I’m sitting with the Xbox One X and it’s a beautiful piece of kit. The original Xbox One was clunky, heavy, bloated with its own hubris. The ‘X’ is sleek, smaller, almost apologetic. A shrunken exercise in humility.
It’s black. It’s shiny. It fits neatly with the consoles in my entertainment unit. The original Bone was picking fights like a hormonally charged elephant, The Xbox One X just wants to get along.
But it’s powerful too, that’s obvious from the get go.
As someone who recently bought a 4K OLED, I’ve become addicted to the ‘holy shit’ moments that come with crystal clear resolution, deep blacks and an increased colour range. The Xbox One X has delivered many of those moments.
Forza 7 is the one I remember most fondly. I was in shock for the first five minutes, before remembering I actually hate racing simulators and can’t drive for shit. I found myself wondering: “what if I actually cared about this game?”
Jesus Christ, I might never leave this chair.
FIFA 17 looked great. Assassin’s Creed: Origins looked great. Everything I downloaded and played looked great, regardless of whether I enjoyed the games or not.
I quietly wondered what it would feel like when the dizziness of new technology faded. I shook those thoughts out of my head and went back to enjoying video games. Because the Xbox One X is very good at running video games in all their splendour.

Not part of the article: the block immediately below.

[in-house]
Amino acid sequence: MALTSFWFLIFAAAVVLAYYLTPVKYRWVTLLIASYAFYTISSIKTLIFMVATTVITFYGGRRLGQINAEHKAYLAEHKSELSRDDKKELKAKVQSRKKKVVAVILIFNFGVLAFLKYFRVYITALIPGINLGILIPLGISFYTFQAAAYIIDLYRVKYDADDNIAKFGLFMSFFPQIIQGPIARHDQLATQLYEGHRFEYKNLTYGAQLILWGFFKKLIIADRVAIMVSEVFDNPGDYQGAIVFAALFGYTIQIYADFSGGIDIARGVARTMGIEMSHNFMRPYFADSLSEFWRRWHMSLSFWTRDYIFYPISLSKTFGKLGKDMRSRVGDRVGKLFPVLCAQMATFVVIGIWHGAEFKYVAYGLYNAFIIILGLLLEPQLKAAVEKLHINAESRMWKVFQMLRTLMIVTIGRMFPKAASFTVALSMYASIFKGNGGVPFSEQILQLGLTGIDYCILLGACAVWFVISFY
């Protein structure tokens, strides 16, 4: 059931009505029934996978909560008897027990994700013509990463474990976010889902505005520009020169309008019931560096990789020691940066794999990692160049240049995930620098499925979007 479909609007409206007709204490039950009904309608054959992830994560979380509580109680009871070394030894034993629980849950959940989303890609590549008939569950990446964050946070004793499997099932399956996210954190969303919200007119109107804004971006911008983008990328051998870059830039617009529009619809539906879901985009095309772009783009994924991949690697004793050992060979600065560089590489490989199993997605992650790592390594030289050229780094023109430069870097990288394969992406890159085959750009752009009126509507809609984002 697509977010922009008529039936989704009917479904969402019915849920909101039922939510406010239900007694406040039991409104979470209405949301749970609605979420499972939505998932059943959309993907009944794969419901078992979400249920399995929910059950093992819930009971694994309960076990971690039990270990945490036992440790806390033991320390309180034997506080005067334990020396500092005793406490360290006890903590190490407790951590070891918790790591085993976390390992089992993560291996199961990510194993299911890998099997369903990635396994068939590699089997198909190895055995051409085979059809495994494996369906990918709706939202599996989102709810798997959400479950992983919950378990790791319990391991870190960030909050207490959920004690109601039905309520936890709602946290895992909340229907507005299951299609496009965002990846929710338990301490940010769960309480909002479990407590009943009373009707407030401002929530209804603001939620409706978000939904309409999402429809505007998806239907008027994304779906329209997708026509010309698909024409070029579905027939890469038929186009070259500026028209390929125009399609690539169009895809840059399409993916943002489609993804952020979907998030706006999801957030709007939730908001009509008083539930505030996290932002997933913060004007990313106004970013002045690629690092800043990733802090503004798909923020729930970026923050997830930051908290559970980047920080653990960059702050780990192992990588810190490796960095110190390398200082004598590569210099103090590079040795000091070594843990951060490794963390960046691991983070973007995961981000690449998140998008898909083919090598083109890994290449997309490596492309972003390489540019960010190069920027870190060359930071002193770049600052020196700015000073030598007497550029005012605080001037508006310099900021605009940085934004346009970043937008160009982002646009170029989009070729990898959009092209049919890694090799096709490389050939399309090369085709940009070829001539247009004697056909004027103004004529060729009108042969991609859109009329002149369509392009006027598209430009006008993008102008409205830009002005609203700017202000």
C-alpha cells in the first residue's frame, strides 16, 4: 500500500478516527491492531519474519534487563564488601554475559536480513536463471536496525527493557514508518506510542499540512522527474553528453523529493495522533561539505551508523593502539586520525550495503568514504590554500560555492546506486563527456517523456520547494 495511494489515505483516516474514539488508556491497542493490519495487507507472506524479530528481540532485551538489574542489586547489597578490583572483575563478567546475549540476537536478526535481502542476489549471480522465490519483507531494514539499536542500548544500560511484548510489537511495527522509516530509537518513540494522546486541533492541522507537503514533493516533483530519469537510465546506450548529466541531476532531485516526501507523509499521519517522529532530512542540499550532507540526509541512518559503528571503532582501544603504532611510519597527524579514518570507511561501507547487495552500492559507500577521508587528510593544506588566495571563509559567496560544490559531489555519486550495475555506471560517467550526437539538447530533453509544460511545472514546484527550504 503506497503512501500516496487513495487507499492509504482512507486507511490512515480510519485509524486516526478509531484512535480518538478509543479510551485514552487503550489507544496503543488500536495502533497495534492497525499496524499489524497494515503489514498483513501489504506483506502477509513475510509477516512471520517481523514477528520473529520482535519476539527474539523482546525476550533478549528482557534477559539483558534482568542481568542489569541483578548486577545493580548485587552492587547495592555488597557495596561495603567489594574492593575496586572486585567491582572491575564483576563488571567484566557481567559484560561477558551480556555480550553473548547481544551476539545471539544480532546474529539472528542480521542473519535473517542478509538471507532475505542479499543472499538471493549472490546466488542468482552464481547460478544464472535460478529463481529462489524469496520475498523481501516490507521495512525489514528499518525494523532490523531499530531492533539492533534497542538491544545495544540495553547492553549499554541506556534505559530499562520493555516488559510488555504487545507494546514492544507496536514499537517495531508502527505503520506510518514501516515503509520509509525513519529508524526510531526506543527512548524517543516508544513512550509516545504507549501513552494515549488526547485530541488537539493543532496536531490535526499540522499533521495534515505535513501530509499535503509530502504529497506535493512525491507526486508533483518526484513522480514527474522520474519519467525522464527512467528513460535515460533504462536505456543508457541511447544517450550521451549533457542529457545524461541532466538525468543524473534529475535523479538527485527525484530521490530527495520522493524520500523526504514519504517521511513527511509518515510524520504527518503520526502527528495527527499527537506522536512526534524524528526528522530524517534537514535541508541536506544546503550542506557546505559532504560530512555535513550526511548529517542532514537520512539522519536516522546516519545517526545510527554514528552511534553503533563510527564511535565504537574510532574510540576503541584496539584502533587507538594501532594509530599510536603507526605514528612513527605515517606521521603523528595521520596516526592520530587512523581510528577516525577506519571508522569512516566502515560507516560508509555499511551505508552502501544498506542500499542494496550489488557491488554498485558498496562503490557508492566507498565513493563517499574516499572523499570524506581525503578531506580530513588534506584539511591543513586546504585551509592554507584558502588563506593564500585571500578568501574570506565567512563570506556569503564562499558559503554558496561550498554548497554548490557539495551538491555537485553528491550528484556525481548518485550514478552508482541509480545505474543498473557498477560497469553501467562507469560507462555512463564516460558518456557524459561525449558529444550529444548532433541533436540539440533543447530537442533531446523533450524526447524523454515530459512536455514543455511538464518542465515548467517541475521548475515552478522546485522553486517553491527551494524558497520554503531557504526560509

And it plays 4K Blu-rays, a wrinkle that feels important right now, but might diminish in importance as internet speeds and an abundance of streaming content have us relying less on physical media.
Still, nothing I’ve streamed on Netflix looked as good as Planet Earth II and I suspect it will be a long fucking time before anything on any other streaming service comes close.
In short, the Xbox One X feels like a console made for a person like me, with my current circumstances: a brand new TV, a lot of games to play, and horny as fuck for black levels and HDR content.
But I’d be remiss if I didn’t tell you the story I’ve been telling everyone when they ask my about the Xbox One X.
It was the first time I turned the thing on. Fresh from plastic, cardboard strewn throughout my living room. It’s 2017. Times are different. I know the drill. I knew my Xbox One X would start life downloading and installing a meaty update. I wasn’t offended by that.
I was, however, troubled by the user interface.
The rigmaroll of updates done and dusted, I decided to explore the settings, to check I was at the right resolution, that HDR was working, that everything was to my liking.
It took me 15 minutes to find the settings in the Xbox One X.
15 long frustrating minutes.